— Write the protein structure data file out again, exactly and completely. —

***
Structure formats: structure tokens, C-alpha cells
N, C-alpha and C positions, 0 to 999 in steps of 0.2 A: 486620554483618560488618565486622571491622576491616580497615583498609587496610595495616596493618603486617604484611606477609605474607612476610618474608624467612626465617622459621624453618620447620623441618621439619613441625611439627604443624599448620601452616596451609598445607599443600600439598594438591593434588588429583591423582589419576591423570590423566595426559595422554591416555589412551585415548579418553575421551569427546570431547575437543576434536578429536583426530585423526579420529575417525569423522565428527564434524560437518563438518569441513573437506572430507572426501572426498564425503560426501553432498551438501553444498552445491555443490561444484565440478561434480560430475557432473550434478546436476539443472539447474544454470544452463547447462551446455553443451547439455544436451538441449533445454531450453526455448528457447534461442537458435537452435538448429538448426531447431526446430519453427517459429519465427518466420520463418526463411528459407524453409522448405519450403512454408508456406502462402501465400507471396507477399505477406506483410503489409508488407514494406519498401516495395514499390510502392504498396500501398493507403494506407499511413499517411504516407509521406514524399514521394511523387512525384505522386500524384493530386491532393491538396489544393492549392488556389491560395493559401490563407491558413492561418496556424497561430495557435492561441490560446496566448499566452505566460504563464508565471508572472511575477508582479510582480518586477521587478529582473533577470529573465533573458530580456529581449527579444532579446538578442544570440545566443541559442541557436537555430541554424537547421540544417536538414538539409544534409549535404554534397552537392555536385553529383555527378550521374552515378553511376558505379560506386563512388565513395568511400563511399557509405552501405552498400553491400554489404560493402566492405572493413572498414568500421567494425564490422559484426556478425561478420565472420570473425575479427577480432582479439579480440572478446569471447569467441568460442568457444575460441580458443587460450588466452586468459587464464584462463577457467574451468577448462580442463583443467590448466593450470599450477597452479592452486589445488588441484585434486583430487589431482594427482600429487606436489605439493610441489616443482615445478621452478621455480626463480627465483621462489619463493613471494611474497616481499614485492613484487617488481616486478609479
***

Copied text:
Structure formats: structure tokens, C-alpha cells
N, C-alpha and C positions, 0 to 999 in steps of 0.2 A: 486620554483618560488618565486622571491622576491616580497615583498609587496610595495616596493618603486617604484611606477609605474607612476610618474608624467612626465617622459621624453618620447620623441618621439619613441625611439627604443624599448620601452616596451609598445607599443600600439598594438591593434588588429583591423582589419576591423570590423566595426559595422554591416555589412551585415548579418553575421551569427546570431547575437543576434536578429536583426530585423526579420529575417525569423522565428527564434524560437518563438518569441513573437506572430507572426501572426498564425503560426501553432498551438501553444498552445491555443490561444484565440478561434480560430475557432473550434478546436476539443472539447474544454470544452463547447462551446455553443451547439455544436451538441449533445454531450453526455448528457447534461442537458435537452435538448429538448426531447431526446430519453427517459429519465427518466420520463418526463411528459407524453409522448405519450403512454408508456406502462402501465400507471396507477399505477406506483410503489409508488407514494406519498401516495395514499390510502392504498396500501398493507403494506407499511413499517411504516407509521406514524399514521394511523387512525384505522386500524384493530386491532393491538396489544393492549392488556389491560395493559401490563407491558413492561418496556424497561430495557435492561441490560446496566448499566452505566460504563464508565471508572472511575477508582479510582480518586477521587478529582473533577470529573465533573458530580456529581449527579444532579446538578442544570440545566443541559442541557436537555430541554424537547421540544417536538414538539409544534409549535404554534397552537392555536385553529383555527378550521374552515378553511376558505379560506386563512388565513395568511400563511399557509405552501405552498400553491400554489404560493402566492405572493413572498414568500421567494425564490422559484426556478425561478420565472420570473425575479427577480432582479439579480440572478446569471447569467441568460442568457444575460441580458443587460450588466452586468459587464464584462463577457467574451468577448462580442463583443467590448466593450470599450477597452479592452486589445488588441484585434486583430487589431482594427482600429487606436489605439493610441489616443482615445478621452478621455480626463480627465483621462489619463493613471494611474497616481499614485492613484487617488481616486478609479